A researcher from a university in Belgium has discovered a weakness that can be exploited in nearly all Wi-Fi routers. It is cleverly being referred to as KRACK, which is an acronym for “key reinstallation attacks.” Suffice it to say, that anyone using a Wi-Fi connection is vulnerable to possible attack until the patches are released from the vendors.

All operating systems have this flaw, but the most at risk is Android 6.0 (Marshmallow) and higher. Linux is the next highest on the list, but MacOS and Windows also possess this vulnerability. Microsoft claimed it has a patch available and Google is still working on one.

In the meantime, if you need to do any tasks that involve entering confidential or sensitive information into a browser, do these tasks on a Wi-Fi connection that is more secure than a public place. While it still is not guaranteed safe in this case, it is much less risky to you. Cellular connections are always the safest way to connect and should be used over free Wi-Fi whenever possible.

When you see the indicator or dialogue that a patch or update is available for your device, take the time to apply it immediately. This goes for hardware too, as it is possible for the firmware of those devices to be affected.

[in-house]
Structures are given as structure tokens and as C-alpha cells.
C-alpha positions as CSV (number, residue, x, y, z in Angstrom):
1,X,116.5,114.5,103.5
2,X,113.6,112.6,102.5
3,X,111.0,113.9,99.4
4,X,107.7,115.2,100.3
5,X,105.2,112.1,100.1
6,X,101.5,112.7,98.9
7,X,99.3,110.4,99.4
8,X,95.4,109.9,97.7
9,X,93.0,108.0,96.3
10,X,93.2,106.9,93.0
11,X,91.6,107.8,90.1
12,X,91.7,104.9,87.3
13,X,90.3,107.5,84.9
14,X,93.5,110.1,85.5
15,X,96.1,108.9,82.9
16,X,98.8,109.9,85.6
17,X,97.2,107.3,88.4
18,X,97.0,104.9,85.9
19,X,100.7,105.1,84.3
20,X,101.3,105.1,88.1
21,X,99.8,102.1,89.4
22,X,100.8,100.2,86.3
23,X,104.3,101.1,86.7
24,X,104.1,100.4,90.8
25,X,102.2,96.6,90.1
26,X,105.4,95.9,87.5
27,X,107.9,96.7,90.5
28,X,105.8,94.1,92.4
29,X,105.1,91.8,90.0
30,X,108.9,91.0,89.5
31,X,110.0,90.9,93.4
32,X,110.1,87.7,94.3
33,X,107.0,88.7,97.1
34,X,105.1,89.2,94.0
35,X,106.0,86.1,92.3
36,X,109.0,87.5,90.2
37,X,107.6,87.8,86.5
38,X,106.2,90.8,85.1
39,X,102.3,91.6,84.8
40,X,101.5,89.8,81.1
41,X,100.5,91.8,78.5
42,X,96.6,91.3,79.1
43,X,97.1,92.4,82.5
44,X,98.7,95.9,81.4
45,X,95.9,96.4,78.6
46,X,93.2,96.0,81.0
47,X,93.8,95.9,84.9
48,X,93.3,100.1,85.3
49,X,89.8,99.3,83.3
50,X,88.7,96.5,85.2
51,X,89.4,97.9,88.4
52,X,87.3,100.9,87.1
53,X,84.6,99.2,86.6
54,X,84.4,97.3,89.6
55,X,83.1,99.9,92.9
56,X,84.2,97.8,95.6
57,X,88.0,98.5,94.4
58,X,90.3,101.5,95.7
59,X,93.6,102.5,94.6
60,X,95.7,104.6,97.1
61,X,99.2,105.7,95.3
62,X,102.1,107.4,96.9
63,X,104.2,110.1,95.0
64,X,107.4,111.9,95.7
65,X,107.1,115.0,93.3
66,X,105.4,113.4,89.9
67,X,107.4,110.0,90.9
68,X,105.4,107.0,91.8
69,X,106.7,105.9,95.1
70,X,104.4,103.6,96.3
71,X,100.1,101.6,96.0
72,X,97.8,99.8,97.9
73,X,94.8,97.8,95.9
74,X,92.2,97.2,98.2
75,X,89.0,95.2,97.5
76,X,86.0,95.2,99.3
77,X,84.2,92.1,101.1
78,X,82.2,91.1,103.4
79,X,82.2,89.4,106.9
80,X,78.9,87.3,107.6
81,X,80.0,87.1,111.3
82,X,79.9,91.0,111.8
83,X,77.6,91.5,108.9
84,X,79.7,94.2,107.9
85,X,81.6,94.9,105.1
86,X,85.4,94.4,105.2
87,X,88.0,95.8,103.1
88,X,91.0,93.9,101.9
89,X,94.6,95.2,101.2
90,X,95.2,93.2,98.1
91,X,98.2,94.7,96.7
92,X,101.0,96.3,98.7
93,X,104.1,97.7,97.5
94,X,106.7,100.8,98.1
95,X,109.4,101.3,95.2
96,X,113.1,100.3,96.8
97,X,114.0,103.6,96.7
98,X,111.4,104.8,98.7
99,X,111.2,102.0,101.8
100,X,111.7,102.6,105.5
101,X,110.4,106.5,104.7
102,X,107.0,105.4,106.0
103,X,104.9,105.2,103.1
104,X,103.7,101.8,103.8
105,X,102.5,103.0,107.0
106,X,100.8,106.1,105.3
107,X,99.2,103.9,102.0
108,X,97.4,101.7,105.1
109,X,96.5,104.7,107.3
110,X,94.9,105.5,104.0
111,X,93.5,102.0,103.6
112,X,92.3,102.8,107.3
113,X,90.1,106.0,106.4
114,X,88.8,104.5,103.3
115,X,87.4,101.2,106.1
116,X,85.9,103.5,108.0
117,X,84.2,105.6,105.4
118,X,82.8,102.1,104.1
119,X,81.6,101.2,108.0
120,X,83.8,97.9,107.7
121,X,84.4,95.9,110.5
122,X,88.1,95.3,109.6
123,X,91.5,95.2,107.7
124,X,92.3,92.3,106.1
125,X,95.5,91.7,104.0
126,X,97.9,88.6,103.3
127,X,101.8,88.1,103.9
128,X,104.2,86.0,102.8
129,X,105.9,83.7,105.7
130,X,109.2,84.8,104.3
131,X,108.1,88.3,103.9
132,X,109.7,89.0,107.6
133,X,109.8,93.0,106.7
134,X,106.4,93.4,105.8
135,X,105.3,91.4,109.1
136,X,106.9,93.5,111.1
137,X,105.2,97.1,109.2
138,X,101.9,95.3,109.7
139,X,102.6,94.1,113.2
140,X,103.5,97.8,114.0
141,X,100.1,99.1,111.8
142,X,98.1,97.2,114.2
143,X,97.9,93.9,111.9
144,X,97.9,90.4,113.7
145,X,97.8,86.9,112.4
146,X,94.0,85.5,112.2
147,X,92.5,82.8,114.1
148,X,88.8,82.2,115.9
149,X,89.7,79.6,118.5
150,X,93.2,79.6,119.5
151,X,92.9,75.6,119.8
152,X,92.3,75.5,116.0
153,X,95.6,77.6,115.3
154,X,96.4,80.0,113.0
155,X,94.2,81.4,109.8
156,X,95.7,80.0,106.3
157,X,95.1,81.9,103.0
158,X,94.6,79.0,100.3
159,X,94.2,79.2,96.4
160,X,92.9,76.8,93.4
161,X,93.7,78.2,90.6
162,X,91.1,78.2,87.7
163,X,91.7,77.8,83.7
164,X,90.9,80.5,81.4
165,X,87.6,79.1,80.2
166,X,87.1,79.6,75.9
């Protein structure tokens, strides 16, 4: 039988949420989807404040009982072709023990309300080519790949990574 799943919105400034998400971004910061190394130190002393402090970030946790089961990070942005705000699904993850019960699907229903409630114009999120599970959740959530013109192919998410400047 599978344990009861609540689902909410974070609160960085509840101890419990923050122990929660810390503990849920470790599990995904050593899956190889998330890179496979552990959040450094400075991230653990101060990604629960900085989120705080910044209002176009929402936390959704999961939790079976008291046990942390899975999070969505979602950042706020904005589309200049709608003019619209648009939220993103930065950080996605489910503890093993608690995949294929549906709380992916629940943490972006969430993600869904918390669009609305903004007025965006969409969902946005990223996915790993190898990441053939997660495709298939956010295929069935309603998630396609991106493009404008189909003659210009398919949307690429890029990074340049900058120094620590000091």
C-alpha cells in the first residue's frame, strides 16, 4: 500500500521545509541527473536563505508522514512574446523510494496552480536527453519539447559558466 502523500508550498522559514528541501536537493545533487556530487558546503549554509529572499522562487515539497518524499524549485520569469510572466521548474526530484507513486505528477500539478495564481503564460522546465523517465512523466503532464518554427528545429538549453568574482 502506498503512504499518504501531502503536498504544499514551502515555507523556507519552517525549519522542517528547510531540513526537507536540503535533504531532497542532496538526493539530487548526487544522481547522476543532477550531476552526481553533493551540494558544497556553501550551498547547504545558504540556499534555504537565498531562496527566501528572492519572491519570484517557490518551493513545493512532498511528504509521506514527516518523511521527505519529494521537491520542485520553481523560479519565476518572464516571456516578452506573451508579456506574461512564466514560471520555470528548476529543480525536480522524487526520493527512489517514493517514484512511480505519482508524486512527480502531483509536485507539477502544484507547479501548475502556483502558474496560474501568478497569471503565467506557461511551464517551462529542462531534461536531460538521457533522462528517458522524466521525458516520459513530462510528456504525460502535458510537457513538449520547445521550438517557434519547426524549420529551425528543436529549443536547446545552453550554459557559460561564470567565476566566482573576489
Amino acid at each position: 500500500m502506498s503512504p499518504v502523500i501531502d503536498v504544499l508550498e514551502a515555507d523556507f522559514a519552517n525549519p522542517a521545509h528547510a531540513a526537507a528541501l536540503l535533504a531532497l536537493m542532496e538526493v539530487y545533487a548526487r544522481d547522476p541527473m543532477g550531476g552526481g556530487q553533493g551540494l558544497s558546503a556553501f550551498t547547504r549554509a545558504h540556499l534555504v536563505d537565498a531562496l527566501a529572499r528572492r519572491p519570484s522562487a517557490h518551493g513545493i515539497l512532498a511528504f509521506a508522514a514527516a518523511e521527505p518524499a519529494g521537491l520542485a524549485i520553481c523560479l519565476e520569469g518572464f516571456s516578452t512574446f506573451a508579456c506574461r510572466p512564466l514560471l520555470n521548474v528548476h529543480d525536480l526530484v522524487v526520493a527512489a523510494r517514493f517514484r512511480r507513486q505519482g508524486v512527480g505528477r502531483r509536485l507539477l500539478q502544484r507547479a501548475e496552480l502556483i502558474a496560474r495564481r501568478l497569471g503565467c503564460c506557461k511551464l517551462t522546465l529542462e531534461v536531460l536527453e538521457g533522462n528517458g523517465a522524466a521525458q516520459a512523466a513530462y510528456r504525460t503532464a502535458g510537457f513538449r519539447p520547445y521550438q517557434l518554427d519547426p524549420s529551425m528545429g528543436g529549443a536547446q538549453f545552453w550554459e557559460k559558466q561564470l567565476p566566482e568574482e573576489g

The flaw is in the way the security protocol WPA2 functions. At a basic level, each time you connect to a network, a four-step dialogue process occurs between your device and wherever it is connecting (a process called a handshake). The devices at either end “agree” to use a particular key to create a secure connection. Typically, the key can only be used one time. In this case, the devices are tricked into using essentially a recorded replay of the handshake process. If it is successful, an attacker can hijack the connection and record data passing between the two points.

On the upside, the attacker must be physically close by to make this work. That is why avoiding using public Wi-Fi to perform sensitive transactions should be avoided for the time being. However, since it is possible for malware to also be injected into the connection, using public or unsecured wireless is also discouraged.

Donovan B. Fox © Copyright 2017 SDFCU.org